Normal Function of the Anorectum

The normal function of the anorectum is storage and appropriate release of intestinal waste products. The rectum functions mainly as a capacitance storage vessel. The normal rectum holds 650-1200 mL of waste. Resting rectal pressure is approximately 10 mm Hg. Changes in intrarectal pressure are primarily a reflection of intraabdominal pressure changes, as the rectum itself has little peristaltic function.

The function of the pelvic floor is complex and poorly understood. The levator ani create a broad muscular funnel suspending the rectum in a muscular sling that pulls the rectum forward at the anorectal junction creating an acute anorectal angle. The acuity of the angle created by the puborectalis is critical for maintaining continence. The puborectalis contracts (increasing the anorectal angle) during maneuvers that increase intraabdominal pressure (such as coughing, laughing), maintaining continence, but relaxes, opening the angle, when a Valsalva maneuver is performed as part of normal defecation. The levators also contain sensory fibers that detect pelvic fullness and therefore are believed to be important in the sensation of the urge to defecate.

The internal sphincter generates 85% of the resting anal sphincter tone. It is innervated with sympathetic and parasympathetic fibers that are both inhibitory and keep the sphincter in a constant state of contraction. The external sphincters are skeletal muscles innervated by the pudendal nerve with fibers that originate from S2-4.

The external sphincter provides 15% of the resting anal sphincter tone and 100% of the voluntary squeeze pressures. Voluntary contraction of the external sphincter can double the resting anal sphincter pressure but voluntary contraction cannot be sustained for more than 3 minutes.

Hemorrhoids are important participants in maintaining continence and minimizing trauma during defecation. They function as protective pillows that engorge with blood during the act of defecation molding the stool and protecting the anoderm from direct trauma when stool passes. They also act as cushions that help seal the anal canal and prevent leakage of gas and stool. Hemorrhoidal tissues become engorged during defecation and lifting, and with other conditions that increase intraabdominal pressure such as obesity and pregnancy.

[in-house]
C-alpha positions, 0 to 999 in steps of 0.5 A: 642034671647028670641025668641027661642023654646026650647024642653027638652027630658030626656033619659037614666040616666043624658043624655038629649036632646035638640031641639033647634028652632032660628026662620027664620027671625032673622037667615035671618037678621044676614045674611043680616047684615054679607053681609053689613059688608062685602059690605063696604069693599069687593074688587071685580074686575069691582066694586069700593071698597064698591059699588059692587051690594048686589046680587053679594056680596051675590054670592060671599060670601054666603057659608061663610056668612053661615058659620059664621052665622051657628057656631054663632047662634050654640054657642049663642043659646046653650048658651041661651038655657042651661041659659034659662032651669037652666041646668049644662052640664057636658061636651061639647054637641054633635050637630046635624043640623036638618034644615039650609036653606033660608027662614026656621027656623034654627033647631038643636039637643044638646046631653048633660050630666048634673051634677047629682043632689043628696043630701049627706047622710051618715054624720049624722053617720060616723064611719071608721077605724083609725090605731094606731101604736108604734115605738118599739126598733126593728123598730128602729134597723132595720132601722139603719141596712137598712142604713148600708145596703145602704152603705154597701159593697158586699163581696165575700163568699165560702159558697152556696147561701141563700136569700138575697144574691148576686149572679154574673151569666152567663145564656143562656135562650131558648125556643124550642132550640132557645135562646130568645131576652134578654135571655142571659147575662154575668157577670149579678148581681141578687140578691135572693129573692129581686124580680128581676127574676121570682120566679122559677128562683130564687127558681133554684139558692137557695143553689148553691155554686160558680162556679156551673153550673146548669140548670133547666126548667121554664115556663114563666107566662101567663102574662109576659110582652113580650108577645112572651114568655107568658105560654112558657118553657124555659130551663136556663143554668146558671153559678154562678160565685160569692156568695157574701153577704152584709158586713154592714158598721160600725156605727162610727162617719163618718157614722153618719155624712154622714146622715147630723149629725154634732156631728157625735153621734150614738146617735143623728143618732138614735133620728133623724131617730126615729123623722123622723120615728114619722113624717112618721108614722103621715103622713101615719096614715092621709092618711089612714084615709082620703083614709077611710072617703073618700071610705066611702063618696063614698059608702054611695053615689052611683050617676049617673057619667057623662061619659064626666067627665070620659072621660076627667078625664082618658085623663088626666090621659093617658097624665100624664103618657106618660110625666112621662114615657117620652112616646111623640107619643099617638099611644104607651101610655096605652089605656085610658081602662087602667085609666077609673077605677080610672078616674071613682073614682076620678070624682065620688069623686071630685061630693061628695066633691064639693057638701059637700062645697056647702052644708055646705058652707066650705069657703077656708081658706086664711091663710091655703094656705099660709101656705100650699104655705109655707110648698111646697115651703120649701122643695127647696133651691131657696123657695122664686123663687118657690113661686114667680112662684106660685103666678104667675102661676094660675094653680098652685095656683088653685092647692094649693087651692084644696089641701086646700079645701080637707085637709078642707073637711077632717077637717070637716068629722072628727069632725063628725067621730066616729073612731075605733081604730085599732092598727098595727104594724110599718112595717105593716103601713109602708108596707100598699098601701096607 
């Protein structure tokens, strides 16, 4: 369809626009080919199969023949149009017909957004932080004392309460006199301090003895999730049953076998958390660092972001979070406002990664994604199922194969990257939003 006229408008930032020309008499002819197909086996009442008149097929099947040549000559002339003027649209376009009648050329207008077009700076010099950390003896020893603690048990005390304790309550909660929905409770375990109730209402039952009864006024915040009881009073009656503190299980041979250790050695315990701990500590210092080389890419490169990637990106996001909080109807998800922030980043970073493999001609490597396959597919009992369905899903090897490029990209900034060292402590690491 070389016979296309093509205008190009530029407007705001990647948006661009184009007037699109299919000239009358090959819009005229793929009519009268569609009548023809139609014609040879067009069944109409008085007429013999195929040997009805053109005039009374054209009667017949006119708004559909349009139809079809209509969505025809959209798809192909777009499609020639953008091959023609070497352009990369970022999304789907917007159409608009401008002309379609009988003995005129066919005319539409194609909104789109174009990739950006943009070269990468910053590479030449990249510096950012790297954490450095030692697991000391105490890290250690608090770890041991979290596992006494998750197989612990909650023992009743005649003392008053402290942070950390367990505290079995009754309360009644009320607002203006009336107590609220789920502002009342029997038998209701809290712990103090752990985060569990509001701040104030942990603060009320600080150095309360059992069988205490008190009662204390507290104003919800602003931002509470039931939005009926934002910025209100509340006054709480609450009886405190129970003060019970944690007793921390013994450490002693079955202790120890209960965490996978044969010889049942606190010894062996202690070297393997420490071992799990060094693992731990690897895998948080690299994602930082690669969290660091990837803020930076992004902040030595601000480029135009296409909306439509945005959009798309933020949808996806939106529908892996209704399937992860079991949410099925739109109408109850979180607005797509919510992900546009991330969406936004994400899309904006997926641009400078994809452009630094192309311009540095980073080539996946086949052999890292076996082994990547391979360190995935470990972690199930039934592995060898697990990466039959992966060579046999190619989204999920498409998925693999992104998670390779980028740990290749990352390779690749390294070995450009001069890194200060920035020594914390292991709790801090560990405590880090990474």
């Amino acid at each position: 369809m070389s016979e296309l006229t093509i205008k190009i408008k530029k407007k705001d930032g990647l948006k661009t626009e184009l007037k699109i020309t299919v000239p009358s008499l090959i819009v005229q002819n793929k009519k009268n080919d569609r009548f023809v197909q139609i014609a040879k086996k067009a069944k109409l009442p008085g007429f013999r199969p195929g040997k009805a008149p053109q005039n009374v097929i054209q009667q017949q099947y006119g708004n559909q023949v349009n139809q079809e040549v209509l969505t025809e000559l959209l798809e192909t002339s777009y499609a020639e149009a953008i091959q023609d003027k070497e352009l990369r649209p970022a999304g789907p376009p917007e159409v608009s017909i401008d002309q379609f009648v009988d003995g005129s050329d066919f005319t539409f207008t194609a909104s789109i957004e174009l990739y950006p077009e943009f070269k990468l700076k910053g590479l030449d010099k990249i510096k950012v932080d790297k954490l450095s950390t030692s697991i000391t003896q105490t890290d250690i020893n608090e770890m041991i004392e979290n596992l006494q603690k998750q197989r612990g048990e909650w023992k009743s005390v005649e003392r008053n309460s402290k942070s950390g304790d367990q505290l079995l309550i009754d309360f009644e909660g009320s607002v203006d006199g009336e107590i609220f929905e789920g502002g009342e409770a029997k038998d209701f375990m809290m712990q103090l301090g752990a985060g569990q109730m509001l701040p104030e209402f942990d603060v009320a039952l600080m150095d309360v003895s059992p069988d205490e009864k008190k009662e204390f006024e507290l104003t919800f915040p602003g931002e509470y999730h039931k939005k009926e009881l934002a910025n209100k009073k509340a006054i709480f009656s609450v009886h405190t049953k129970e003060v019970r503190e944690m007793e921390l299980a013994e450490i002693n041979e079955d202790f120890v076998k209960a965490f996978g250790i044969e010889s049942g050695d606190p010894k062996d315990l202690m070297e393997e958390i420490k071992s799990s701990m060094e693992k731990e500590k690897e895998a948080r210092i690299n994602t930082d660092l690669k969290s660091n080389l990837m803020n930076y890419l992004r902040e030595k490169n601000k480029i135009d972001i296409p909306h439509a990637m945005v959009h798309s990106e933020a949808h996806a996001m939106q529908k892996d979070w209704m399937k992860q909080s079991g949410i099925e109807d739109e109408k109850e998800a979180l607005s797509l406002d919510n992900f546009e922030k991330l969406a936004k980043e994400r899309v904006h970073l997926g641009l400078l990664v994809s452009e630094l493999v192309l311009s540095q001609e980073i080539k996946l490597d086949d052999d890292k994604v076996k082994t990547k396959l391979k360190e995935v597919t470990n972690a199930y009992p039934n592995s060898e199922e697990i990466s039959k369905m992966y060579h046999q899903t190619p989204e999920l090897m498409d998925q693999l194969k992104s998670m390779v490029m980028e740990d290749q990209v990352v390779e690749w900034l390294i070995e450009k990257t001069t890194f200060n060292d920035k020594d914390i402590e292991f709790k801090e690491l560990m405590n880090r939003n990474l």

Defecation is a complex event involving multiple steps for successful evacuation. The anal sphincters function in concert with the levator ani, the puborectalis, and the rectum to promote defecation at socially acceptable times. Continence is maintained so long as intrarectal pressures are lower than internal and external sphincter pressures. In the resting state the rectum is not completely empty, however residual contents are not sensed. The rectum relaxes (accommodates) and sensory fibers in the levators adapt to the sense of pelvic fullness allowing these contents to remain. Periodically, the internal sphincter relaxes, allowing the rectal contents to drop down into the anal canal where they are sampled by the sensitive anoderm. After sampling, the external sphincter contracts and the contents are pushed back into the rectum. This “sampling reflex” or rectoanal inhibitory reflex also occurs up to seven times daily during periods of rectal distention. Progressive distention of the rectum eventually causes continuous inhibition of the internal sphincter and relaxation of the external sphincter causing an urge to defecate. If one wishes to evacuate, a sitting/squatting position is assumed (straightening the anorectal angle), intraabdominal pressure is increased by a Valsalva maneuver, the puborectalis relaxes (further shortening the anal canal and promoting formation of a muscular funnel), and reflex relaxation of the internal sphincter occurs as fecal contents enter the anal canal. The Valsalva maneuver primarily accomplishes evacuation.

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Source: Mark Lane Welton, MD
Portions of this article are reprinted from Way LW, Doherty GM (eds): Current Surgical Diagnosis & Treatment, 11th ed. New York: McGraw-Hill, 2003

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